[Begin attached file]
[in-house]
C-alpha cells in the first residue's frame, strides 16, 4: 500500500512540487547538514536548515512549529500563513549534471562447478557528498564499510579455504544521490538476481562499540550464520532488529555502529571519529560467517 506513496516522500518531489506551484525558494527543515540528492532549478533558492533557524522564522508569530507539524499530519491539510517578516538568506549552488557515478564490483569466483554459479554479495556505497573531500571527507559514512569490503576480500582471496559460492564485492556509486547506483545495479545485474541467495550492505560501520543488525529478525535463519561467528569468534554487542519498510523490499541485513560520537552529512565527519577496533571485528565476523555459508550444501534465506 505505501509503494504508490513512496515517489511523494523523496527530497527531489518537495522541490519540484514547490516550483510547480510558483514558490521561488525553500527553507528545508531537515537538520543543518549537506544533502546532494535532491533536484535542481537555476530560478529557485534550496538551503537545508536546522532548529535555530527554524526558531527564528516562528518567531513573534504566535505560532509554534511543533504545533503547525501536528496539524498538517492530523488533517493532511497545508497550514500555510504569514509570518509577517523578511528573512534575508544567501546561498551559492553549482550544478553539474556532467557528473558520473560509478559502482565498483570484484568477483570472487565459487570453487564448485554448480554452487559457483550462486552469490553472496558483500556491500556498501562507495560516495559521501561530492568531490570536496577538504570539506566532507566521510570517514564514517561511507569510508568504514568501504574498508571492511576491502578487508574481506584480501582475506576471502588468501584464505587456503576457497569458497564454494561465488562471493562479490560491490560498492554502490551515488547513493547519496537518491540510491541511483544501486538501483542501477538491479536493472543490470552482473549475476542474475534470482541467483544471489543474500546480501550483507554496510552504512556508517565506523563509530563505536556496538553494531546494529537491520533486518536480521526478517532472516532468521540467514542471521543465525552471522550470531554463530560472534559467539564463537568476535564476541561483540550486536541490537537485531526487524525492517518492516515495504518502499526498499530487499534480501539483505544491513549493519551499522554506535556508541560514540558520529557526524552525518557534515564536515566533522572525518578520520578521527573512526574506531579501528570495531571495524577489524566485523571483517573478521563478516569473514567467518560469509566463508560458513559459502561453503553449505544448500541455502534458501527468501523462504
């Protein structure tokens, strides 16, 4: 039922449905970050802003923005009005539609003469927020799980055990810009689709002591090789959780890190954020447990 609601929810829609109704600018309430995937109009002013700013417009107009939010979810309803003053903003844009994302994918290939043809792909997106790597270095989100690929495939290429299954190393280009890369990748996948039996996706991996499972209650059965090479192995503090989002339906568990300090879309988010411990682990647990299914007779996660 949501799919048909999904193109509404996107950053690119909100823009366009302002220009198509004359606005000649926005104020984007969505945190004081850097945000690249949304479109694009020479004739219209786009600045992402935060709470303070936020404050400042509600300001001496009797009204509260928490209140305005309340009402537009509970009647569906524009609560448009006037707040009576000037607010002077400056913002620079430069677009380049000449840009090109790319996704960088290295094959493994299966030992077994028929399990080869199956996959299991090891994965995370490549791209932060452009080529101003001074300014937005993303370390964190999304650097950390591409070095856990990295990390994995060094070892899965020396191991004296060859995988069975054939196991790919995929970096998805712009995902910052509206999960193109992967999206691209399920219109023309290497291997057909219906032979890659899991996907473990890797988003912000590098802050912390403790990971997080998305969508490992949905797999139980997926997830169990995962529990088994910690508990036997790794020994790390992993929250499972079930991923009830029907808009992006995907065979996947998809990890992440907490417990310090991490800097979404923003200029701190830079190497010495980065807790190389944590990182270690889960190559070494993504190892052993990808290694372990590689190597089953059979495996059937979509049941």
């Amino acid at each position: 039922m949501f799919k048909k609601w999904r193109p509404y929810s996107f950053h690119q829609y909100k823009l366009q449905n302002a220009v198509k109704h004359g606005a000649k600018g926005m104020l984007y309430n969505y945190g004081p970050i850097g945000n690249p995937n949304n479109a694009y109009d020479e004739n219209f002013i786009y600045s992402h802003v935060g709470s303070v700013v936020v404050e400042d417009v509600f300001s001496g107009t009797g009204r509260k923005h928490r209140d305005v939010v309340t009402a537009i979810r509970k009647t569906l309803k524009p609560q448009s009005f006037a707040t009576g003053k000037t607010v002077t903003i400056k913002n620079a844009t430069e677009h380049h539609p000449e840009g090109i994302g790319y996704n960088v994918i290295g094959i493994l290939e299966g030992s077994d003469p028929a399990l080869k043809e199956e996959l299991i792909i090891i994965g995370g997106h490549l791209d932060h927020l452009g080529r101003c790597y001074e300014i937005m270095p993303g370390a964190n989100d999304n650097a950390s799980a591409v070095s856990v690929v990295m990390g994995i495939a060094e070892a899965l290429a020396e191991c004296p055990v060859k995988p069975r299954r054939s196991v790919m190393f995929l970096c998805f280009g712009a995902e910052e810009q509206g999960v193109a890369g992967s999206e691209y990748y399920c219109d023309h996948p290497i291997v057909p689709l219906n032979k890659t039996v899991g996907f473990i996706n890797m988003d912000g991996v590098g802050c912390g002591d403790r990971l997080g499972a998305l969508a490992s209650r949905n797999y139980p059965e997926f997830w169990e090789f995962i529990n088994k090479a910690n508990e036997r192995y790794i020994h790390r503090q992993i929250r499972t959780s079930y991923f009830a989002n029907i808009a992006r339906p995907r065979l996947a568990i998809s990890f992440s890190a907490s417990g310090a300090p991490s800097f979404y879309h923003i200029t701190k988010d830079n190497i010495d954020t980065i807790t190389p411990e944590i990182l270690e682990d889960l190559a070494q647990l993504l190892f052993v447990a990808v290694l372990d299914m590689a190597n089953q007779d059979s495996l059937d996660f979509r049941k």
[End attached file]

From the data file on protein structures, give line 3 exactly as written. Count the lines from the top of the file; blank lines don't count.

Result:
């Protein structure tokens, strides 16, 4: 039922449905970050802003923005009005539609003469927020799980055990810009689709002591090789959780890190954020447990 609601929810829609109704600018309430995937109009002013700013417009107009939010979810309803003053903003844009994302994918290939043809792909997106790597270095989100690929495939290429299954190393280009890369990748996948039996996706991996499972209650059965090479192995503090989002339906568990300090879309988010411990682990647990299914007779996660 949501799919048909999904193109509404996107950053690119909100823009366009302002220009198509004359606005000649926005104020984007969505945190004081850097945000690249949304479109694009020479004739219209786009600045992402935060709470303070936020404050400042509600300001001496009797009204509260928490209140305005309340009402537009509970009647569906524009609560448009006037707040009576000037607010002077400056913002620079430069677009380049000449840009090109790319996704960088290295094959493994299966030992077994028929399990080869199956996959299991090891994965995370490549791209932060452009080529101003001074300014937005993303370390964190999304650097950390591409070095856990990295990390994995060094070892899965020396191991004296060859995988069975054939196991790919995929970096998805712009995902910052509206999960193109992967999206691209399920219109023309290497291997057909219906032979890659899991996907473990890797988003912000590098802050912390403790990971997080998305969508490992949905797999139980997926997830169990995962529990088994910690508990036997790794020994790390992993929250499972079930991923009830029907808009992006995907065979996947998809990890992440907490417990310090991490800097979404923003200029701190830079190497010495980065807790190389944590990182270690889960190559070494993504190892052993990808290694372990590689190597089953059979495996059937979509049941």